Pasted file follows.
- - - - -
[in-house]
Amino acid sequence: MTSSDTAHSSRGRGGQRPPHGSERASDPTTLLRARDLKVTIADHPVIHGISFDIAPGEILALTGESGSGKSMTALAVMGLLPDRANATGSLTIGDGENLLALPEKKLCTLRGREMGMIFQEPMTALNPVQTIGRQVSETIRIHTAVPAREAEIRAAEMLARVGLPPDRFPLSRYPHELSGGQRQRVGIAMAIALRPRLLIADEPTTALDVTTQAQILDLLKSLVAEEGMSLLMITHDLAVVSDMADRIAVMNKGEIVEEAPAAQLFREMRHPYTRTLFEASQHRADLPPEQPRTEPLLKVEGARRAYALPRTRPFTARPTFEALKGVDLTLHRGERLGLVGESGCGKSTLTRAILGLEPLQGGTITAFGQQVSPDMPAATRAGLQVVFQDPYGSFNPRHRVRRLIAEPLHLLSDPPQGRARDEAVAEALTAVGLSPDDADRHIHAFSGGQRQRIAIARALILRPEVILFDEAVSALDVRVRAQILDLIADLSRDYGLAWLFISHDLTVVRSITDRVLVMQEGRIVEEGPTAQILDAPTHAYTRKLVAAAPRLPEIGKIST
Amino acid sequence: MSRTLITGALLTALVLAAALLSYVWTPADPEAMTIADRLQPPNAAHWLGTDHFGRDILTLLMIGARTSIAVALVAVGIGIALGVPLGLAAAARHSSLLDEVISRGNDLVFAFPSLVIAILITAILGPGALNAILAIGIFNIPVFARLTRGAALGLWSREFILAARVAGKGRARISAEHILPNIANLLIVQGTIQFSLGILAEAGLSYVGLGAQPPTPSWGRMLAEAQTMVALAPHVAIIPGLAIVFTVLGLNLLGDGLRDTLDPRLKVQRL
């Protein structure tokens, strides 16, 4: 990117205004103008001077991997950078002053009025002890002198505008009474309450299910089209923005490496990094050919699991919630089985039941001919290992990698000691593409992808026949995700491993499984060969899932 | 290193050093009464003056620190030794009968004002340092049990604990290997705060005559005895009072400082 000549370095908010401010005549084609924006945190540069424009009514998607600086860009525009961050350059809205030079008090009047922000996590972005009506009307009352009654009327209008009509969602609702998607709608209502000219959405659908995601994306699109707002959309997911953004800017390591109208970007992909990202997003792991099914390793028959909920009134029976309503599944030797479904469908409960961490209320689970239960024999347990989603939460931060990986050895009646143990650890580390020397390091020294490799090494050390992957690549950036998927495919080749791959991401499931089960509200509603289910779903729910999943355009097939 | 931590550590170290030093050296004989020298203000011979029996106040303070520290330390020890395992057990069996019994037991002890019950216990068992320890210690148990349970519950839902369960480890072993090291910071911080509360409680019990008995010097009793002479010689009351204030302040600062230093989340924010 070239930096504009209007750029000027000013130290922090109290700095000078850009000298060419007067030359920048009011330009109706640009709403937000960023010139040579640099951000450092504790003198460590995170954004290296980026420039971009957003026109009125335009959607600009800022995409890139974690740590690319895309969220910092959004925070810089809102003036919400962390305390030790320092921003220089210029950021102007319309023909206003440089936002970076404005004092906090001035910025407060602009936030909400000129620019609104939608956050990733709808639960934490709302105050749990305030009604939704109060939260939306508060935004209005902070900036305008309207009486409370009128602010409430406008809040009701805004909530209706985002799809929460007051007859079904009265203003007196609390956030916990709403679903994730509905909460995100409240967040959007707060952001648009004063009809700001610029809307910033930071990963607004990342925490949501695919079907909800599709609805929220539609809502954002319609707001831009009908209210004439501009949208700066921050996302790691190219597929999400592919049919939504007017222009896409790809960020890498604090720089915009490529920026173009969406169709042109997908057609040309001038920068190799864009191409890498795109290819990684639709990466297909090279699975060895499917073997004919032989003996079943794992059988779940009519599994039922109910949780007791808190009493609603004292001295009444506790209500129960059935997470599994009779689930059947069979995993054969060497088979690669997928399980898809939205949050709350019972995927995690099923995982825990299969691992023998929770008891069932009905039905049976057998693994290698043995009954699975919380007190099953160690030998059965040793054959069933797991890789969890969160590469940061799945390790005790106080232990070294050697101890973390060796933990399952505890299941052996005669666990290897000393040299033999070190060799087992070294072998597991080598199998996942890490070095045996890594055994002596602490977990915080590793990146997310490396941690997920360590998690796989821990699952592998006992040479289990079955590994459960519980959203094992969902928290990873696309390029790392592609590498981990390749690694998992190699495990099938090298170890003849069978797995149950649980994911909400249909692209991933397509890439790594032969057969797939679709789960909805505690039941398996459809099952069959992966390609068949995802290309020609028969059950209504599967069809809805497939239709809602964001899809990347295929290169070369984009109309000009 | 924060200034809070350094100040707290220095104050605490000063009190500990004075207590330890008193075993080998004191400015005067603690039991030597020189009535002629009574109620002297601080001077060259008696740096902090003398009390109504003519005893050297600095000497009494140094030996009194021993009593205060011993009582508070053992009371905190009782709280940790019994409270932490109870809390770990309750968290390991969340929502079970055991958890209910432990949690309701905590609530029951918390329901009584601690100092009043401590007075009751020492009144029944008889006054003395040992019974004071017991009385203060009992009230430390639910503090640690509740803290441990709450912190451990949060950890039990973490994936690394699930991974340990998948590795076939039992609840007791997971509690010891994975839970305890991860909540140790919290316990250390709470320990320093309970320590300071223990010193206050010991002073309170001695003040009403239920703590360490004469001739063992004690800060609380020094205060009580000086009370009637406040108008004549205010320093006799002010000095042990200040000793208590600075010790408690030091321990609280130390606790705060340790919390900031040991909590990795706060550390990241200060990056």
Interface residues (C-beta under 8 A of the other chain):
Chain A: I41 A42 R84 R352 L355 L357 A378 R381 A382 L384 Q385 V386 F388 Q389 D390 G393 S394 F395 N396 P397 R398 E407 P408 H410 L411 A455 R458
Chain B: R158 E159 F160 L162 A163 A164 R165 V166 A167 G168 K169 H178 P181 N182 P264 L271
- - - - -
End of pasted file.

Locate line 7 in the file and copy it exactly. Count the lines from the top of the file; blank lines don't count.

Chain B: R158 E159 F160 L162 A163 A164 R165 V166 A167 G168 K169 H178 P181 N182 P264 L271